Settlement Reached in Sacramento County Regarding Jail Class Action

Press Release

(Sacramento, CA - June 20, 2019) Today, on behalf of the nearly 4,000 people incarcerated in Sacramento County’s jails, Disability Rights California, Prison Law Office, and Cooley LLP reached a proposed settlement with the County to address the dangerous and unconstitutional conditions of the County’s jails. The settlement of this class action lawsuit, Mays v. County of Sacramento, E.D. Cal. No. 2:18-cv-02081-TLN-KJN (PC), which is subject to court approval, is a result of extensive negotiations.

“We have spent over four years investigating and litigating over Sacramento County’s persistent failure to meet the basic human needs of people in their jails,” said Tifanei Ressl-Moyer, Staff Attorney with Disability Rights California. “Our clients have done a courageous job in fighting for their constitutional rights.”

The lawsuit alleged that Sacramento County has failed to provide constitutionally required mental health and medical care to people in the jail, has imposed harsh and extreme solitary confinement conditions that disproportionately affect people with mental illness, and has discriminated against people with disabilities.

One plaintiff named in the lawsuit, Lorenzo Mays, spent nearly eight years in solitary confinement—23 hours or more in a small cell every day. He experienced auditory hallucinations, deepened depression, severe anxiety, suicidal thoughts, and even a Vitamin D deficiency for lack of exposure to sunlight. Another plaintiff, Leertese Beirge, spent seven months in solitary confinement while he was waiting to receive treatment for serious mental illness in a state hospital. These men, like so many other people held in the jail, did not receive the mental health treatment they needed.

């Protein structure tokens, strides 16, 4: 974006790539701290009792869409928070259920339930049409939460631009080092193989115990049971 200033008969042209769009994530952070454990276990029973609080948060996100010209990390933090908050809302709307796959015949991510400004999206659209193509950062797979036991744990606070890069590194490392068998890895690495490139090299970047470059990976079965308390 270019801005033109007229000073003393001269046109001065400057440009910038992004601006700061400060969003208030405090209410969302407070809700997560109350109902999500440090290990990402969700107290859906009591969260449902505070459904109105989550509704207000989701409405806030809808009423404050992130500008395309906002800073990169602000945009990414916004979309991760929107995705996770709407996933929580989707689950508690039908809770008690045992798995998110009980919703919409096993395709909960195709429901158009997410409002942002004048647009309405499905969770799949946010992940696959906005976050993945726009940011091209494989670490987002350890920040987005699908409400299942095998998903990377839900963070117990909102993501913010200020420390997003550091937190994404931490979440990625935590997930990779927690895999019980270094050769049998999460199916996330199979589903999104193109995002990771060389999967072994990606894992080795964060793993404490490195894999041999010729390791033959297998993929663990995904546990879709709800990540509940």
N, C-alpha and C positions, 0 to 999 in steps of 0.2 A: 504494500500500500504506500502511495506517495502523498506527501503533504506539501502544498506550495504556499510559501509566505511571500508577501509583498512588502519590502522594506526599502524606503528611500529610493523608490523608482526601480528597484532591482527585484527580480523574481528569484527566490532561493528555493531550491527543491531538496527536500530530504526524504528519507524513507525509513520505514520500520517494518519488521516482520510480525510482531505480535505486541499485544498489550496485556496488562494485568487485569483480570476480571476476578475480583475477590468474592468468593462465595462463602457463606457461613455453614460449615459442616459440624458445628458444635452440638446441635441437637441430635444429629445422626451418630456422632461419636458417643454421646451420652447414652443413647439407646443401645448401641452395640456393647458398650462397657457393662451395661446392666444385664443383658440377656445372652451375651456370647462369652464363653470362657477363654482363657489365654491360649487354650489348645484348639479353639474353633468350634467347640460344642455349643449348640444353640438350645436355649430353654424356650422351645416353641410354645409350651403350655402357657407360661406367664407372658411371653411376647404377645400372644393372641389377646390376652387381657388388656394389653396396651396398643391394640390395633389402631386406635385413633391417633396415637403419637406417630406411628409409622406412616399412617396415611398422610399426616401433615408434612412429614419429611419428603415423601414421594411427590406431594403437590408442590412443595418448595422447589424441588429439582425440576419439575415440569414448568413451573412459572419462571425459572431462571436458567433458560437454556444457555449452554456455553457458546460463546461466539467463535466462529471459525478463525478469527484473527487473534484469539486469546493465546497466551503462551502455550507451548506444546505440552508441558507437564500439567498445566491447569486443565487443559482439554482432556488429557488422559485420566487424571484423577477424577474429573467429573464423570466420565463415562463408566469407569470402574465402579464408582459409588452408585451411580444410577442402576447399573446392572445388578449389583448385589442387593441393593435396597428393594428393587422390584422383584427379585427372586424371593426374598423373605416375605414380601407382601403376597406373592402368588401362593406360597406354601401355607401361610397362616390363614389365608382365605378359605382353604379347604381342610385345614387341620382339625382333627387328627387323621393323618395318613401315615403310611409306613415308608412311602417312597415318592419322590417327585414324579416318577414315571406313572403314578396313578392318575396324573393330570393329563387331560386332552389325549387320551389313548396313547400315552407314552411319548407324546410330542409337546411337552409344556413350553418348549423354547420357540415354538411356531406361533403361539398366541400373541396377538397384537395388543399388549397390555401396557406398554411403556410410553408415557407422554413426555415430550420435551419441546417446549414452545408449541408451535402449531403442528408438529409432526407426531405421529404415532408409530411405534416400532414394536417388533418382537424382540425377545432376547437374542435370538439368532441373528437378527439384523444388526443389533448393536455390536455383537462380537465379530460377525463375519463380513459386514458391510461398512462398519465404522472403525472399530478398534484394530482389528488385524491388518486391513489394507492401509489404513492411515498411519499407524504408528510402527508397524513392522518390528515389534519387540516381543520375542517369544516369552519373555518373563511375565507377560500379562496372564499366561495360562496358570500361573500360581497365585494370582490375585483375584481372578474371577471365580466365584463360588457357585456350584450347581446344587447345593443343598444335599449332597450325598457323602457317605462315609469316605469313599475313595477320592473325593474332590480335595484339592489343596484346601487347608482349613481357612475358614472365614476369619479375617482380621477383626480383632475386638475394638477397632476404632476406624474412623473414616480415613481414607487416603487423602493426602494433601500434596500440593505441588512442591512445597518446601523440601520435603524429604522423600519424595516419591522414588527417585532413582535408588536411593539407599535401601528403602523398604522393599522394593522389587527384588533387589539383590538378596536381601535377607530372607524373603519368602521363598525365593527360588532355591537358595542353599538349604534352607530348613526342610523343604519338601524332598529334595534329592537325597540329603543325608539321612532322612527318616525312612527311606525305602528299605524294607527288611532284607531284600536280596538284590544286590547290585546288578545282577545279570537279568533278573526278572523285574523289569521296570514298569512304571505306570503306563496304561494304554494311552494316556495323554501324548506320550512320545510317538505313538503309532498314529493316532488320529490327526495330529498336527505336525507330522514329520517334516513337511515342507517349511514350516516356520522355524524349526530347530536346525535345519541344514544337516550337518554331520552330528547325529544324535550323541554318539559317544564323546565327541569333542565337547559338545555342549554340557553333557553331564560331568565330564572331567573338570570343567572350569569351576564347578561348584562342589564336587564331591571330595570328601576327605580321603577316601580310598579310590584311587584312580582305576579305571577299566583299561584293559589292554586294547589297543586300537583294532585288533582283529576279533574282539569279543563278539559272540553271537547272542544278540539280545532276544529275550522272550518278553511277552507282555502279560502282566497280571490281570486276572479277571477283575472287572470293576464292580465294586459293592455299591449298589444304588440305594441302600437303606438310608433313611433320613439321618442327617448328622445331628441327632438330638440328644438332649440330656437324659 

“We believe the settlement, if approved, will result in dramatic improvements and is in the best interest of our clients. It calls for the County to end the dangerous use of ‘Total Separation’ for people in jail and to significantly reduce the use of solitary confinement. The settlement also requires the county to expand program activities and take additional measures to prevent suicide,” stated Jessica Valenzuela Santamaria, a partner at Cooley.

“We appreciate the cooperation of the Sheriff’s Department in negotiating a detailed settlement agreement, which calls for a substantial expansion in mental health programming and services for people incarcerated in Sacramento County jails. Under the agreement, we will monitor the implementation of these reforms to ensure that the County provides adequate mental health and medical care to the people it incarcerates,” said Margot Mendelson, staff attorney at the Prison Law Office.

The proposed consent decree will also commit the County to consider measures to reduce the jail population and to “prevent the unnecessary incarceration of individuals with serious mental illness.” Under the settlement agreement, the County has agreed that a “reduction in the jail population is a cost-effective means to achieve constitutional and statutory standards.”

“Ultimately, the County must reduce the jail population in order to end the conditions that lead to needless deterioration of the mental and physical health of people in the jail,” said Ressl-Moyer. “The County will fail to meet the needs of people in Sacramento if it simply pours money into the jail. It must invest in community services and programs designed to prevent recidivism and reduce the need to incarcerate people who are homeless or have serious mental illness.”

A copy of the proposed Consent Decree is available at: https://www.disabilityrightsca.org/cases/mays-v-county-of-sacramento.